To our knowledge, this study is the first to evaluate for differences in symptom clusters in a homogeneous sample of oncology patients who underwent RT using both the occurrence rates and severity ratings from the MSAS. While the specific symptoms within each cluster were not identical, three very similar symptom clusters were identified regardless of whether occurrence rates or severity ratings were used in the EFAs. However, because the factor solution derived using the severity ratings fit the data better, future studies of symptom clusters need to consider using this approach and include the use of estimation techniques that are appropriate for factor analysis with non-normally distributed, ordered categorical items. Most factor analytic studies of items like those on the MSAS utilized methods that assume multivariate normality – an assumption that is often violated with symptom data.
A comparison of the specific symptom clusters identified in this study using symptom severity scores to previous reports that identified symptom clusters using severity or distress scores and factor analysis revealed some similarities as well as some distinct differences. Across the four studies of heterogeneous samples that used either the MDASI7,11,12 or the ESAS,15 a “sickness-behavior” symptom cluster was identified that included pain, fatigue, drowsiness, and sleep disturbance. However, this symptom cluster was not clearly identified in the symptom cluster studies of more homogeneous samples of patients with lung cancer13,18,19 and brain tumors.20 In contrast, only two of the previous studies of heterogeneous samples11,12 and two studies of homogeneous sample of patients with brain tumors20 or prostate cancer21 found a distinct mood-cognitive symptom cluster.
The differences in the symptom clusters identified across studies may be related to differences in cancer diagnoses, cancer treatments, as well as the point in the patient's disease trajectory when symptoms were assessed. Another factor that may contribute to differences in symptoms contained within a cluster is the number as well as the specific symptoms on the symptom inventory. For example, on the MDASI only two symptoms (i.e., feeling sad and distress) evaluate psychological status, while on the MSAS, four symptoms (feeling sad, worrying, feeling nervous, feeling irritable) evaluate psychological status. Finally, the differences in the specific symptoms within a cluster may be due to whether severity7,11-13,18-21 or distress14,15 ratings were used in the factor analyses. Findings from this study as well as comparisons across studies suggest that the number and specific symptoms, as well as the rating scales that are included on a multidimensional questionnaire need to be considered in future studies of symptom clusters.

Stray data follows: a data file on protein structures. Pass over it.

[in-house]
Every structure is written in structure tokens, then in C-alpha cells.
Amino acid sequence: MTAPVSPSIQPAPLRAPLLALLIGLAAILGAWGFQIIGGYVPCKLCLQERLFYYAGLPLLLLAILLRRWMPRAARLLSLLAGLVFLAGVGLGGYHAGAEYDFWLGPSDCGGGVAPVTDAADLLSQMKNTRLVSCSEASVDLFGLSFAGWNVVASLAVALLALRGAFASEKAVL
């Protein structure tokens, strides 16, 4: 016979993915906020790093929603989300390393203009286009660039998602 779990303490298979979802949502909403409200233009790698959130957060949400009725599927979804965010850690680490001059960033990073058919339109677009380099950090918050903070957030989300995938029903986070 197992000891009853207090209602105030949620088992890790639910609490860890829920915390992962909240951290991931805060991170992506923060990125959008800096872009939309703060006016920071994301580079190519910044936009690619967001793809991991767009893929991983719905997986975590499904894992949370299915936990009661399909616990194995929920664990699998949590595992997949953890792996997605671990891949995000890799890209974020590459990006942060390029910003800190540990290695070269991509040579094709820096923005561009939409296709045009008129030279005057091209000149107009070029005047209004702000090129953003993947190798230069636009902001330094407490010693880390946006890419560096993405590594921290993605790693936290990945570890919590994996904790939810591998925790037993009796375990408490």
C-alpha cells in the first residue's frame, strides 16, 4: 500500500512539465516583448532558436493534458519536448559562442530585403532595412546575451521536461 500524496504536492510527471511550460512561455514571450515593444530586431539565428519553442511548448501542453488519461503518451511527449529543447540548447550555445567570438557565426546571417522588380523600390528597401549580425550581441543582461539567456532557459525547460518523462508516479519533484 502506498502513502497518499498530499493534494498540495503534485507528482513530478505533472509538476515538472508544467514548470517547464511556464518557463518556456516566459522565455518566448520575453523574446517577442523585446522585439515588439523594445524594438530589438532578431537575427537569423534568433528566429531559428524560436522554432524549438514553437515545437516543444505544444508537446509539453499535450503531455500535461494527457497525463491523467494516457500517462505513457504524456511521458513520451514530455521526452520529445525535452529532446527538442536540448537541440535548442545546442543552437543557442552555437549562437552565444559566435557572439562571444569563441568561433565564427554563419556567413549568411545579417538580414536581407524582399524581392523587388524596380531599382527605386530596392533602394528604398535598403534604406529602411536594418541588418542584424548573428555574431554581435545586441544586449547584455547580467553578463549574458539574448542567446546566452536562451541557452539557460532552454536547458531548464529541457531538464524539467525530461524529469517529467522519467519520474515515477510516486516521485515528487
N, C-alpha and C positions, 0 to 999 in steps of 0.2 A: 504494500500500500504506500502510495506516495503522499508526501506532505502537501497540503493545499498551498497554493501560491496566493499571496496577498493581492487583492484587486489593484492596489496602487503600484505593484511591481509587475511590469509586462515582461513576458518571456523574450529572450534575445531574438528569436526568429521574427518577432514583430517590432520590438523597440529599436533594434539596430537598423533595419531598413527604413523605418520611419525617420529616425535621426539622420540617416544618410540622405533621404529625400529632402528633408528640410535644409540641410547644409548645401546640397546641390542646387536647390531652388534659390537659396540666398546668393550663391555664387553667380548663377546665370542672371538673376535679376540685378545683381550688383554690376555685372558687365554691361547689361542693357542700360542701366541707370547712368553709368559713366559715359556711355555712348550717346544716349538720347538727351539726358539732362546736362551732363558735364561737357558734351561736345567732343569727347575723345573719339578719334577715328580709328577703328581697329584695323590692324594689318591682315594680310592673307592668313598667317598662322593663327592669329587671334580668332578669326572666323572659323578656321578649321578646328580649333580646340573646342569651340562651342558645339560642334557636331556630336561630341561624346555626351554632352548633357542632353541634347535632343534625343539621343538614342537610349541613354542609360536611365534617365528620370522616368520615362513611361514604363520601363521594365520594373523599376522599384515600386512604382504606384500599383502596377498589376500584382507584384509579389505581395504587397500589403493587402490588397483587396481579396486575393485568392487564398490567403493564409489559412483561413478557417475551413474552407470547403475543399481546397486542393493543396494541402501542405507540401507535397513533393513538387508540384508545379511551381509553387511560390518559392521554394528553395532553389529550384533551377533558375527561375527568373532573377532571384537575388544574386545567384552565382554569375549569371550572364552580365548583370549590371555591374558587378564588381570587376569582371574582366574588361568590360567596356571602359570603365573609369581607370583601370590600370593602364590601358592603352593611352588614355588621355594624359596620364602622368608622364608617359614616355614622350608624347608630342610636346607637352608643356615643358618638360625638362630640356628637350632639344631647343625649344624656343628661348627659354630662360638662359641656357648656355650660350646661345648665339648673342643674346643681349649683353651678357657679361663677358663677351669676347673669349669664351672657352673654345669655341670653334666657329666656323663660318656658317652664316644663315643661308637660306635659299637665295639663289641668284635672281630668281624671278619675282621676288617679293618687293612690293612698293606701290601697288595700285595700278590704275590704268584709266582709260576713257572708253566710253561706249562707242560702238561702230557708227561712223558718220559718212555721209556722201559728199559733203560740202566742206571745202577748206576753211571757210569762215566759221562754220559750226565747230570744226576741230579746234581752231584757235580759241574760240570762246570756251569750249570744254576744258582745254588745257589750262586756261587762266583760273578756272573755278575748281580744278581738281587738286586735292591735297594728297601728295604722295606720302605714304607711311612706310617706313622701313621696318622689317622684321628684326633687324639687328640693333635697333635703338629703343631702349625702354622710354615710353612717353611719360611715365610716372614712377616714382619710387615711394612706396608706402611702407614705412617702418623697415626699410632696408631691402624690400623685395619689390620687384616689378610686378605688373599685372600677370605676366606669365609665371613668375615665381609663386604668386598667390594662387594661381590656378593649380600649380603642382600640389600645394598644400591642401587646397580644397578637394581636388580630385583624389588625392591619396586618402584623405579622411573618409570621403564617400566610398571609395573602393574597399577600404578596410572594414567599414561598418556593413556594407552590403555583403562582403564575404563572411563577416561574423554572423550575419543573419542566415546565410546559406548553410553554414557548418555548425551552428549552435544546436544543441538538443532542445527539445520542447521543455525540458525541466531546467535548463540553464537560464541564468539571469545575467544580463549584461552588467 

This study identified a treatment-related symptom cluster that included the symptoms of problem with urination and changes in skin. Clinical experience suggests that the problem with urination symptom would be more likely to occur in the men who underwent RT for prostate cancer and that changes in skin would occur more frequently in women who underwent RT for breast cancer. In fact, at the end of RT, 70% of the men reported a problem with urination compared to only 4.3% of the women (χ2 = 64.74, p < 0.0001). In contrast, 43.1% of the women reported changes in skin compared to only 4.0% (χ2 = 29.24, p < 0.0001) of the men, respectively. This finding of a radiation treatment specific symptom cluster and perhaps within radiation treatments, a diagnosis specific radiation treatment-related symptom cluster warrants additional investigation. Due to sample size limitations within each diagnosis, separate factor analyses for breast and prostate cancer patients' symptom clusters could not be performed. However, this analysis needs to be done with larger samples. In fact, some support for the hypothesis that diagnosis specific treatment-related symptom clusters do exist comes from work by Gleason and colleagues20 who found a language cluster in patients with brain tumors who underwent RT. In addition, work by Maliski and colleagues,21 identified a disease specific symptom cluster (i.e., sexual dysfunction, bowel dysfunction, and pain) in patients with prostate cancer.